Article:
Why don't you just split the image up into the puzzle piece icons, save the result as a .dmi, use that .dmi, and not do any icon operations at runtime?
I'm not actually sure that multi-threading would help in my case, just anything to speed this bit up. I'm pretty sure that most of the puzzle generation can now be handled client-sided, if I work it right, but this is the bit used for outlining pieces, which I cannot figure a better way to do.

if(!color || !findtext(color,"#")) color="#FFFFFF"
if(!blending) blending=ICON_OVERLAY
for(w=Width(), w>0, w--)
for(h=Height(), h>0, h--)
if(i.GetPixel(w,h) && ((bold && (!i.GetPixel(w-1,h-1)||!i.GetPixel(w+1,h-1)||!i.GetPixel(w-1,h+1)||!i.GetPixel(w+1,h+1))) || (!i.GetPixel(w-1,h)||!i.GetPixel(w+1,h)||!i.GetPixel(w,h-1)||!i.GetPixel(w,h+1))))

I figured that I could run GetPixel() and save all of the hits to a list and then run a second operation that runs DrawBox() and that should run it client-sided, EXCEPT that the amount of DrawBox()s potentially puts the call size too high for the imposed limit to actually send the information to the client.

I would not do what you suggest because that pretty much negates everything that I've accomplished with the puzzle generator. It would be playable, but it wouldn't use the features that I'm proud of.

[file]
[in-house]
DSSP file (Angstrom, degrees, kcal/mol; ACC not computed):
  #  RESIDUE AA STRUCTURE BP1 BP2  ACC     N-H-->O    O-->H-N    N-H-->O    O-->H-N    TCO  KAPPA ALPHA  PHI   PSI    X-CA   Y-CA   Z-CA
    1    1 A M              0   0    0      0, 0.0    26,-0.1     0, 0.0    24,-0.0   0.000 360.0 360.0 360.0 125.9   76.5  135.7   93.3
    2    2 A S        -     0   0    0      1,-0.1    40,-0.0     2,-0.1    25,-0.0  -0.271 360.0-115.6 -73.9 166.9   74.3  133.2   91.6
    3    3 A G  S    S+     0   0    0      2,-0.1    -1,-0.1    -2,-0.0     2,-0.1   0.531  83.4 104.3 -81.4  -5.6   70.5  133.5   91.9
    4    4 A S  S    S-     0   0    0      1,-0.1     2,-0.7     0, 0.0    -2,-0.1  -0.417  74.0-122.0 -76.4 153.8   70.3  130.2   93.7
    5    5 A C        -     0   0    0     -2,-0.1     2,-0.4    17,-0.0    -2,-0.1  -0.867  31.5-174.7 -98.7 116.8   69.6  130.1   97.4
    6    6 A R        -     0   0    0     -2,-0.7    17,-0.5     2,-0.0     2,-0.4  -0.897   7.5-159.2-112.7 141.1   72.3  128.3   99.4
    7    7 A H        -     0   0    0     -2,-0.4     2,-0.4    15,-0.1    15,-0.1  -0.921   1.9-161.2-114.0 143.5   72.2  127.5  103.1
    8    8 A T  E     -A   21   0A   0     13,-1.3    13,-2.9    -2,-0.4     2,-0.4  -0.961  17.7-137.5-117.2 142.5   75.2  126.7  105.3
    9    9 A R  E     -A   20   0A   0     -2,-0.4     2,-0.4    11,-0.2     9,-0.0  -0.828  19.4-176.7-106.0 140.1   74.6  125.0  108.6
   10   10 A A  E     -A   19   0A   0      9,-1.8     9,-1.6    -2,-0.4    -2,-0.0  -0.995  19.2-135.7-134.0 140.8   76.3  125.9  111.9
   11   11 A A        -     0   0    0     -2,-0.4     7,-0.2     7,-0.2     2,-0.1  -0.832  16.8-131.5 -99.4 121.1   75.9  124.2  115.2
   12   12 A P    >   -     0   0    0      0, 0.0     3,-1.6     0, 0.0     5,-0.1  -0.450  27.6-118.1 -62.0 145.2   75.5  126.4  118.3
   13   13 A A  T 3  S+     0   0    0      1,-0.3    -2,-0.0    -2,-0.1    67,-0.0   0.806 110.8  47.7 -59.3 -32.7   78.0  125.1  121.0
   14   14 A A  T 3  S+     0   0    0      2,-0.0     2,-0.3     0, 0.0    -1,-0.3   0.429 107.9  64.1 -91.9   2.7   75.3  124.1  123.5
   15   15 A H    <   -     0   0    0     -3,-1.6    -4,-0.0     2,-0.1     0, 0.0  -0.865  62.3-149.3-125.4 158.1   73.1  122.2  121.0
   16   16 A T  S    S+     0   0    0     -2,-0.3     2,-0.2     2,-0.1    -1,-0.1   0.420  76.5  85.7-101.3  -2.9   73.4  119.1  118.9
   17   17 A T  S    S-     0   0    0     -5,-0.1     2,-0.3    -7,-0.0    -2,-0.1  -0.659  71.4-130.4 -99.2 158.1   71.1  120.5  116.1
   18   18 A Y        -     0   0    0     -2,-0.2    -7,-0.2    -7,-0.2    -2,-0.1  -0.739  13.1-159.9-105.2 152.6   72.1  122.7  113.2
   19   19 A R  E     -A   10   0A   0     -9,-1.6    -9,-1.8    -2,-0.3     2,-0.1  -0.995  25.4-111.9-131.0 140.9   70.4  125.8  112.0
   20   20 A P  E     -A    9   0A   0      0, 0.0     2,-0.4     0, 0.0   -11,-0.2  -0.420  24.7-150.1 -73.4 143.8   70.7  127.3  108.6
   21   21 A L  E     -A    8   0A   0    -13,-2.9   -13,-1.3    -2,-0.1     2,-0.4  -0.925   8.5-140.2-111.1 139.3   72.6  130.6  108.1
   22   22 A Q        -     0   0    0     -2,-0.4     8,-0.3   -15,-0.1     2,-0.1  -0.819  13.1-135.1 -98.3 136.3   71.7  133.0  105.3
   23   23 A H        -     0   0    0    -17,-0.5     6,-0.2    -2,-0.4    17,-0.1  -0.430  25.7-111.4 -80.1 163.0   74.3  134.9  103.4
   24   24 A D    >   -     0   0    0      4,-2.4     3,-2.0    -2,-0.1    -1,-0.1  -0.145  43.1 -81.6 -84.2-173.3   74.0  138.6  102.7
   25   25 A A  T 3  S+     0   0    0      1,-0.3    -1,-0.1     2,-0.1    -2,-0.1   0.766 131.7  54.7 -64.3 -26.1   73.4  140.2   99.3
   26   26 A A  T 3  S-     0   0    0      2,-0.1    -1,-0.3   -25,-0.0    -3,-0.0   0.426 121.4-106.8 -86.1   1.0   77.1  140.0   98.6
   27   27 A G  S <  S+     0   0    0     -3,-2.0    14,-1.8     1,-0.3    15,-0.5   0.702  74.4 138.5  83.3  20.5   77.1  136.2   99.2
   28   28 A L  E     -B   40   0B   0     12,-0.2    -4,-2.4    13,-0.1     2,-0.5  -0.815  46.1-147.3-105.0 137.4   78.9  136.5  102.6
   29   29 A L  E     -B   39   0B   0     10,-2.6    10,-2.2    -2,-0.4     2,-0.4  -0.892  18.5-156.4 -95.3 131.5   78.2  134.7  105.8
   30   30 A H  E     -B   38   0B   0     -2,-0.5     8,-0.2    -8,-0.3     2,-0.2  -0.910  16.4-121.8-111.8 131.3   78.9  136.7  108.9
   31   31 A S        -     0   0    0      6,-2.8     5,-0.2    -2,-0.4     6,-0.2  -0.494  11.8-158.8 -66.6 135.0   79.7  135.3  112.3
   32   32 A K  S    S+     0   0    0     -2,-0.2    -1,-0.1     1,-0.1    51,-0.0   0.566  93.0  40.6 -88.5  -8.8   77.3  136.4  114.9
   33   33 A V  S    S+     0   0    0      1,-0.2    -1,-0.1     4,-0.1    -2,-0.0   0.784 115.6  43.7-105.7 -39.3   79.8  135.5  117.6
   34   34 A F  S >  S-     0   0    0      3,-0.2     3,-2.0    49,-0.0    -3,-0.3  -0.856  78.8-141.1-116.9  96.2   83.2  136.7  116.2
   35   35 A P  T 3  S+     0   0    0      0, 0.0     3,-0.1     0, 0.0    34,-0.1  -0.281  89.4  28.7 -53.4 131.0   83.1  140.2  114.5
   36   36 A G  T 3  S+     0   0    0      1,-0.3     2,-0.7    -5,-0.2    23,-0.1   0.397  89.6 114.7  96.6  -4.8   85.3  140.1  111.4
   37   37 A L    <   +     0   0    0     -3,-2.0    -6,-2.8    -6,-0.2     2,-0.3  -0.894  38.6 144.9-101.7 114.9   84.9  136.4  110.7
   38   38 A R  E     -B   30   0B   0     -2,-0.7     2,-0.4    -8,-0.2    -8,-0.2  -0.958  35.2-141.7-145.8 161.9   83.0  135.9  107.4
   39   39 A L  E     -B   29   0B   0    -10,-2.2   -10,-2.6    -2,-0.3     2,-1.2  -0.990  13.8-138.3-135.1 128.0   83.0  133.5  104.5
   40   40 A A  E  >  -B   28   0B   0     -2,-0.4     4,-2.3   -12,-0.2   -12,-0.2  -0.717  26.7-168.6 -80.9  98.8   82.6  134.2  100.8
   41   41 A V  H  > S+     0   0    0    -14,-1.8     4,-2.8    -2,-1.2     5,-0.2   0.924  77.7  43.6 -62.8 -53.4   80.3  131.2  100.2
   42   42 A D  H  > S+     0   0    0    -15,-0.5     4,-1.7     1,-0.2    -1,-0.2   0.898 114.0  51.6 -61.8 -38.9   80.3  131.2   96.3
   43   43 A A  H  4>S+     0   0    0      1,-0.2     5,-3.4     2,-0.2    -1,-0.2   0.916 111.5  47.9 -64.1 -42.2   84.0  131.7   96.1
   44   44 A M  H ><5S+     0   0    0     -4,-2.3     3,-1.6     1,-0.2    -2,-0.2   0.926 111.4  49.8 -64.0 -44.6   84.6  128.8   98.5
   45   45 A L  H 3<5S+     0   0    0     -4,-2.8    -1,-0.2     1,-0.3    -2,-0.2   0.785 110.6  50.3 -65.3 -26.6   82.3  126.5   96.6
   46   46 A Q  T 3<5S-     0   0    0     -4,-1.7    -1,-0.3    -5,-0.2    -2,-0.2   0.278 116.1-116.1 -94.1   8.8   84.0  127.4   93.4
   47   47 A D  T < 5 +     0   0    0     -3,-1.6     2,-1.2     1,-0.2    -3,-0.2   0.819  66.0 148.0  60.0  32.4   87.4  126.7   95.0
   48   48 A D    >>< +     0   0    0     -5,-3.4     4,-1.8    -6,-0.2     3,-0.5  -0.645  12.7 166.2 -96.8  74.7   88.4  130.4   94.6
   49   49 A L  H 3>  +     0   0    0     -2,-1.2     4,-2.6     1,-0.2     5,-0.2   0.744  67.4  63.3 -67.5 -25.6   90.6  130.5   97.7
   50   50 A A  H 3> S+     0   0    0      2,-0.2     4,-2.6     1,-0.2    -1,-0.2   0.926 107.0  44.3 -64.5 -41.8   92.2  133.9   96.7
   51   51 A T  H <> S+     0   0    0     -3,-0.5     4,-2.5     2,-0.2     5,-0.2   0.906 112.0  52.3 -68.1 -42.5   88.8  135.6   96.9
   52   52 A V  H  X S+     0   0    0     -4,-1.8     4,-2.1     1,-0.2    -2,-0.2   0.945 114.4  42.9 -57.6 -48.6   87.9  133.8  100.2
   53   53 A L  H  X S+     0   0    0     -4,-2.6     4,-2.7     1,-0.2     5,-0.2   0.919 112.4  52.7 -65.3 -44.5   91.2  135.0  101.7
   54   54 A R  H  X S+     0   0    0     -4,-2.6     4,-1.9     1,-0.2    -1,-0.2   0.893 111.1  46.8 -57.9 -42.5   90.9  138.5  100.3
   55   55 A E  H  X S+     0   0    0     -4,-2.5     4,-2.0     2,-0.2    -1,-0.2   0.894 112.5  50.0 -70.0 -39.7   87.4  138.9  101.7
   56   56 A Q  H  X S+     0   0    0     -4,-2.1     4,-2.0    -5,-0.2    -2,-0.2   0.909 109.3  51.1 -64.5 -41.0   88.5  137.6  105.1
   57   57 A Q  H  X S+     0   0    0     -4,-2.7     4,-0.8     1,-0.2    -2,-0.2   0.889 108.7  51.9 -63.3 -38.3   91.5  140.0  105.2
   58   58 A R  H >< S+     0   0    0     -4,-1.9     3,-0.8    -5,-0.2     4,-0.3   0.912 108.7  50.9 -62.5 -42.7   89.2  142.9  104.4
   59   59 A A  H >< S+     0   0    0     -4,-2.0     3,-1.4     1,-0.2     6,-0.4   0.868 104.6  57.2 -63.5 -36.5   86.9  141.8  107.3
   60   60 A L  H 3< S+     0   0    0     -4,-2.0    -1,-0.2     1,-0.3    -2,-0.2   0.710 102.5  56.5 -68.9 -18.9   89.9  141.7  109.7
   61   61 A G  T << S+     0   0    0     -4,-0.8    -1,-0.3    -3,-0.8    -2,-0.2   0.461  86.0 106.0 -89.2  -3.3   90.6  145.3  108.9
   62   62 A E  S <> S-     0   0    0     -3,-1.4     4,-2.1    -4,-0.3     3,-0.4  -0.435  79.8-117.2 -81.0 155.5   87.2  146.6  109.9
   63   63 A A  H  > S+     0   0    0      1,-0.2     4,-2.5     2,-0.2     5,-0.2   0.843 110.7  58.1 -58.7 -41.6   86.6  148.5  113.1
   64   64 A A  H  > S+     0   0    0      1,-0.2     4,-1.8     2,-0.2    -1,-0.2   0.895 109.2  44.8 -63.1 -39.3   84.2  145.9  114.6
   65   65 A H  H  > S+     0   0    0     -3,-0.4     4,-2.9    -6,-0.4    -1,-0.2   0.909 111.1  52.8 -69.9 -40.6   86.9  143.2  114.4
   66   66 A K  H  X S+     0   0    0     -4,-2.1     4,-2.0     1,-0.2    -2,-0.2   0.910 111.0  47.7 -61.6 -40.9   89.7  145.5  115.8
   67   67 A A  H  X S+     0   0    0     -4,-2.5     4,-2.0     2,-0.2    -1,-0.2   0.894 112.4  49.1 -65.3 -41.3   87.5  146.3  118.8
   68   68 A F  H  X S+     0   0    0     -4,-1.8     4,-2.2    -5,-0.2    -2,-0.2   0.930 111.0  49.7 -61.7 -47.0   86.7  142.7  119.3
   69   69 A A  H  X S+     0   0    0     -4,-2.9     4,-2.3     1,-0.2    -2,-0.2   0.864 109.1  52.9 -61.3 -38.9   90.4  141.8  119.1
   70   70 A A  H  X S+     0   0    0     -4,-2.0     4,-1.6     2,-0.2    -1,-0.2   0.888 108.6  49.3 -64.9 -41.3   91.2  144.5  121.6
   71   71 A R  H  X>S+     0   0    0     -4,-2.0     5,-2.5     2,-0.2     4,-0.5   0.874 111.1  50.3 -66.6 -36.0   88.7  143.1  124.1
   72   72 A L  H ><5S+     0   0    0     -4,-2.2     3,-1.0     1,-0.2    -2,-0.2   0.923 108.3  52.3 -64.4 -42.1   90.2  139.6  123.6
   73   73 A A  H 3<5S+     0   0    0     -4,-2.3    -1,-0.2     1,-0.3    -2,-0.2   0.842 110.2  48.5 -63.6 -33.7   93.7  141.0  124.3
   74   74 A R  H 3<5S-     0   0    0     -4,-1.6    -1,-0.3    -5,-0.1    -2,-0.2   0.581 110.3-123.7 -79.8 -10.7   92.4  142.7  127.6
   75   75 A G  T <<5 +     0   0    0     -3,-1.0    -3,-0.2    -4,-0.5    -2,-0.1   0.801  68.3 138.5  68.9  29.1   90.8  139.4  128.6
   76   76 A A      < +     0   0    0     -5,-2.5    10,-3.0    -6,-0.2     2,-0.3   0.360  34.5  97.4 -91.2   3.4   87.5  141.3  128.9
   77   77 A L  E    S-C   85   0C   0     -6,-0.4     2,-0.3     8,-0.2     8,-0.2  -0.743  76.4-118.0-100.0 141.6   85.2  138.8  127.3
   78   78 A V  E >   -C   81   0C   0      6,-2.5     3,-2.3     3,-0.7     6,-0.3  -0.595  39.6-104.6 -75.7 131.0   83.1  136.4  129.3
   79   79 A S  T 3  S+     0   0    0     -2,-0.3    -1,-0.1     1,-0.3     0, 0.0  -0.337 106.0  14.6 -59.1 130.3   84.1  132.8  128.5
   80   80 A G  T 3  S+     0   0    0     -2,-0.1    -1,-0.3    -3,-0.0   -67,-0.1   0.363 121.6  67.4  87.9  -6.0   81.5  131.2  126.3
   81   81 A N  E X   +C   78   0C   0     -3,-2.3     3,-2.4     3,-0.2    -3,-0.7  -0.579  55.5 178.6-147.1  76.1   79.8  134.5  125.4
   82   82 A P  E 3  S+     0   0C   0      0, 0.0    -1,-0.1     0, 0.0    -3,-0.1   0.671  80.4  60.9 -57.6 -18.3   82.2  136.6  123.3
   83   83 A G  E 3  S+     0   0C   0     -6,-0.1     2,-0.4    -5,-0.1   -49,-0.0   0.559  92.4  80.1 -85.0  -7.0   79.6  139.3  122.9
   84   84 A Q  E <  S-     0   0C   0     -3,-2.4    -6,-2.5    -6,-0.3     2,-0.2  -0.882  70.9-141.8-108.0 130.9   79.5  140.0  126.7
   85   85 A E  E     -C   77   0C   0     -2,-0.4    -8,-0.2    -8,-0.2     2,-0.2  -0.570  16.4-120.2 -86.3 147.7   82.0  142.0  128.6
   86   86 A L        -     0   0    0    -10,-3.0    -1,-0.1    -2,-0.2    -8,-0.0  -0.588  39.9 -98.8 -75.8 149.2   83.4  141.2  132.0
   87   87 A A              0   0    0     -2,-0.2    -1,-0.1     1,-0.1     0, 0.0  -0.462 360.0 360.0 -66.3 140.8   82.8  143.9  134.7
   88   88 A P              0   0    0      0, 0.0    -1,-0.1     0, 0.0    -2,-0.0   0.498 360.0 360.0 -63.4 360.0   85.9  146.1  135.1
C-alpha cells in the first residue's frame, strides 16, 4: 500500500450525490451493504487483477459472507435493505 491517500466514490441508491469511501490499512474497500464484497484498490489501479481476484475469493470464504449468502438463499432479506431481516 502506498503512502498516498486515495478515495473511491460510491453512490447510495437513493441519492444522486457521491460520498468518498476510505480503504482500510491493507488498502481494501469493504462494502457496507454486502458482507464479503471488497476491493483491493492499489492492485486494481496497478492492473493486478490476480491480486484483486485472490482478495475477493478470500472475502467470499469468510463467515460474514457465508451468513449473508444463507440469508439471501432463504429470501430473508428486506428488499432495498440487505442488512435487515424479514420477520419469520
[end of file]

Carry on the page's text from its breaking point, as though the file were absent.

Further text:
If you save the resulting .dmi you create, your game still uses the feature you're proud of.

I'm not sure if this would work better for outlining. If you make an all black version of the icon you're outlining (black where the original icon has a color, transparent where the original is transparent), make four copies of that, shift each one by a single pixel in each direction (up, down, left, right) and blend them as underlays on the original icon you'll get a black outline. It'd work best if you don't need to generate the black icons at runtime.
This may now be possible (though in a limited manner) by using the dmjava library and putting the code you want executed in a different thread in Java. This will only work for non-core components though, as the Java part can't talk to the client or do any of the BYOND-specific tasks the server can do (such as managing the map).
In response to Forum_account (#9)
It seems that I never actually responded to you, Forum_account. There are several reasons I cannot just output the pieces to a file. One, when you connect the pieces, the game combines the two pieces into a single icon. Two, the file-size would be much, much larger, as I could not reuse an image for multiple difficulties of puzzles. Three, this would disallow or at least further complicate a feature I've been meaning to add, which is user created puzzles.

Then we have the issue of the outlines, the method that you mentioned is one that I had used in the past, but it doesn't allow for any more complicated functions. Right now, I can outline and outline the inside of the icon, with differing boldness, as well as output just the outline to its own icon.

And now that it's mentioned, I have not worked on the game in such a long time that I wouldn't know what could be improved or where.